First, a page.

What is public good?
From the standpoint of economics, in order for goods and services to be classified as public goods, they must be both non-rivalrous, and non-excludable.
Goods and services are considered rivalrous if consumption by one party serves to prevent consumption by another party. Goods and services are considered excludable if they are only accessible to paying parties. Public goods, then, are those goods and services that are available to all, where the supply does not decrease to one party through consumption by another party.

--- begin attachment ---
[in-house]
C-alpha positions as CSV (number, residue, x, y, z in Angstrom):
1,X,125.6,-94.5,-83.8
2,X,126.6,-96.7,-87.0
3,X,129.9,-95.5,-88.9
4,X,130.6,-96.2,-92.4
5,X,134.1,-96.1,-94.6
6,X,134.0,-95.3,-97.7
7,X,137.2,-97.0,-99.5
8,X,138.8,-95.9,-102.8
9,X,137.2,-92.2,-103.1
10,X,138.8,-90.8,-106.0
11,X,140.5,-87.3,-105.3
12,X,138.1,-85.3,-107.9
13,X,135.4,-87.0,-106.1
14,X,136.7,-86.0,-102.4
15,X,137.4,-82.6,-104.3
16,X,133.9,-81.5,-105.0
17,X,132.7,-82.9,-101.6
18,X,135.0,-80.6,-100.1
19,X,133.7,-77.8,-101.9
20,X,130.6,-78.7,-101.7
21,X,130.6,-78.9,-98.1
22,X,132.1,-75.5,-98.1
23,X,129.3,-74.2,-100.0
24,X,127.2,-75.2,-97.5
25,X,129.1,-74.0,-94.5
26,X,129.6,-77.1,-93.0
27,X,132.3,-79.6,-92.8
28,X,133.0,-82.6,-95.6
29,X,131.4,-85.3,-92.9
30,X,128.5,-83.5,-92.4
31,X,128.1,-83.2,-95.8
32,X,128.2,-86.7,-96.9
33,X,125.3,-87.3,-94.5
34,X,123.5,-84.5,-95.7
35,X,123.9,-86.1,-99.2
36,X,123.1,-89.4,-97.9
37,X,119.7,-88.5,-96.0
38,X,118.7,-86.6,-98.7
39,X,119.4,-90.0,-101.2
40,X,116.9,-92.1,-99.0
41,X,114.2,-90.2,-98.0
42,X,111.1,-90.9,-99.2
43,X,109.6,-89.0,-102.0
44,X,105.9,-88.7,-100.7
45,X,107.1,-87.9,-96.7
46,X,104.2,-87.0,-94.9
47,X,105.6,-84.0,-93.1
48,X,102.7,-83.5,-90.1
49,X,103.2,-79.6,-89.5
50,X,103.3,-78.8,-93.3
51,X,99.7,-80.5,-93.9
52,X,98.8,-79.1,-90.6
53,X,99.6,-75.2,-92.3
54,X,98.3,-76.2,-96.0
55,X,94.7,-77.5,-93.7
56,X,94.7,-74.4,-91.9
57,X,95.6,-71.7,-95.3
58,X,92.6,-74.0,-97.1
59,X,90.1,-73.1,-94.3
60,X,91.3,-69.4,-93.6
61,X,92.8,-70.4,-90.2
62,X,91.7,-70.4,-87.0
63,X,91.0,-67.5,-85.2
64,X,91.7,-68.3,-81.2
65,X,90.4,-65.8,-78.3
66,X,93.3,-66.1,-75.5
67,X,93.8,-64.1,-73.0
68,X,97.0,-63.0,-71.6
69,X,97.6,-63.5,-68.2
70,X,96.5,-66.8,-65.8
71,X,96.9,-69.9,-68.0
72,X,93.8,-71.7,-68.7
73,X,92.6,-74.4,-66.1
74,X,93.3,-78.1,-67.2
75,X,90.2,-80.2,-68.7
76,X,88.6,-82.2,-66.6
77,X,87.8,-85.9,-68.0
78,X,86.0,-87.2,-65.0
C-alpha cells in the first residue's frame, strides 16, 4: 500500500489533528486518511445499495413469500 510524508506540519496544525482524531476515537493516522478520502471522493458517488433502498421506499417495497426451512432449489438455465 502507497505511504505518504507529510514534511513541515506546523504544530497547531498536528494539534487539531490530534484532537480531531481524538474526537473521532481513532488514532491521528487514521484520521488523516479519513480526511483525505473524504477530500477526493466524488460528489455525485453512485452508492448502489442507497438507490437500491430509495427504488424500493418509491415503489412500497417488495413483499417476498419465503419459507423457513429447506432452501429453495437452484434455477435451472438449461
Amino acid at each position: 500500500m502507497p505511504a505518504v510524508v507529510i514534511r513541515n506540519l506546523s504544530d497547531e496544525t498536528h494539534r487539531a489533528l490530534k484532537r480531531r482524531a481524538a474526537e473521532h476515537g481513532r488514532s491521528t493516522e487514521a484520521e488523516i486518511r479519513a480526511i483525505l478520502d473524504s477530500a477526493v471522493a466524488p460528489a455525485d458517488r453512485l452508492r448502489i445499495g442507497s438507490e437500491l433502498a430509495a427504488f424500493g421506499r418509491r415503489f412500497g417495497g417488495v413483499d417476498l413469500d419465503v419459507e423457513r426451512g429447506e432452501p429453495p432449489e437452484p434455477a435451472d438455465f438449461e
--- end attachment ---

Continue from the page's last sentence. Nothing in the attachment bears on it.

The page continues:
In his landmark 1954 paper, The Pure Theory of Public Expenditure, Paul Samuelson defined collective consumption of good and services as “[goods] which all enjoy in common in the sense that each individual's consumption of such a good leads to no subtractions from any other individual's consumption of that good.”
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